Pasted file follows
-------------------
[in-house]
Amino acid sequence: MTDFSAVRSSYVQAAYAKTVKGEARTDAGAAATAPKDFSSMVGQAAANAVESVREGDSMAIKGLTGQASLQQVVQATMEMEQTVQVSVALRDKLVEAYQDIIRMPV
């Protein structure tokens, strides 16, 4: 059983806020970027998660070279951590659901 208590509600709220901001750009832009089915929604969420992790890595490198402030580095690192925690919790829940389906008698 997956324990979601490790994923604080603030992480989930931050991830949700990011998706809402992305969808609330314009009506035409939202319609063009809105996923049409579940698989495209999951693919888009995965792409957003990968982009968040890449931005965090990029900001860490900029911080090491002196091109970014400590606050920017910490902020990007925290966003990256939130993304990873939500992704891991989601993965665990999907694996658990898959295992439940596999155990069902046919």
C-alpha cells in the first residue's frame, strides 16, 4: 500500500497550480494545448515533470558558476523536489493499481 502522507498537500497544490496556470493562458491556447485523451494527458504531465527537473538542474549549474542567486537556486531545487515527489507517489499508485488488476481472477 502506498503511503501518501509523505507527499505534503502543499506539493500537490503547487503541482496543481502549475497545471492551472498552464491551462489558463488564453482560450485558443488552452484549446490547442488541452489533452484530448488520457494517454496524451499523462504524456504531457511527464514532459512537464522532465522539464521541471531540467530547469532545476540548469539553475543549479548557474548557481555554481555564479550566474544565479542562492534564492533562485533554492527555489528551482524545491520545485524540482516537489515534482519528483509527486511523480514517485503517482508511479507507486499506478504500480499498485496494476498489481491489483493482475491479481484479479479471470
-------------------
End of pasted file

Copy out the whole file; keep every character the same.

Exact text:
[in-house]
Amino acid sequence: MTDFSAVRSSYVQAAYAKTVKGEARTDAGAAATAPKDFSSMVGQAAANAVESVREGDSMAIKGLTGQASLQQVVQATMEMEQTVQVSVALRDKLVEAYQDIIRMPV
């Protein structure tokens, strides 16, 4: 059983806020970027998660070279951590659901 208590509600709220901001750009832009089915929604969420992790890595490198402030580095690192925690919790829940389906008698 997956324990979601490790994923604080603030992480989930931050991830949700990011998706809402992305969808609330314009009506035409939202319609063009809105996923049409579940698989495209999951693919888009995965792409957003990968982009968040890449931005965090990029900001860490900029911080090491002196091109970014400590606050920017910490902020990007925290966003990256939130993304990873939500992704891991989601993965665990999907694996658990898959295992439940596999155990069902046919």
C-alpha cells in the first residue's frame, strides 16, 4: 500500500497550480494545448515533470558558476523536489493499481 502522507498537500497544490496556470493562458491556447485523451494527458504531465527537473538542474549549474542567486537556486531545487515527489507517489499508485488488476481472477 502506498503511503501518501509523505507527499505534503502543499506539493500537490503547487503541482496543481502549475497545471492551472498552464491551462489558463488564453482560450485558443488552452484549446490547442488541452489533452484530448488520457494517454496524451499523462504524456504531457511527464514532459512537464522532465522539464521541471531540467530547469532545476540548469539553475543549479548557474548557481555554481555564479550566474544565479542562492534564492533562485533554492527555489528551482524545491520545485524540482516537489515534482519528483509527486511523480514517485503517482508511479507507486499506478504500480499498485496494476498489481491489483493482475491479481484479479479471470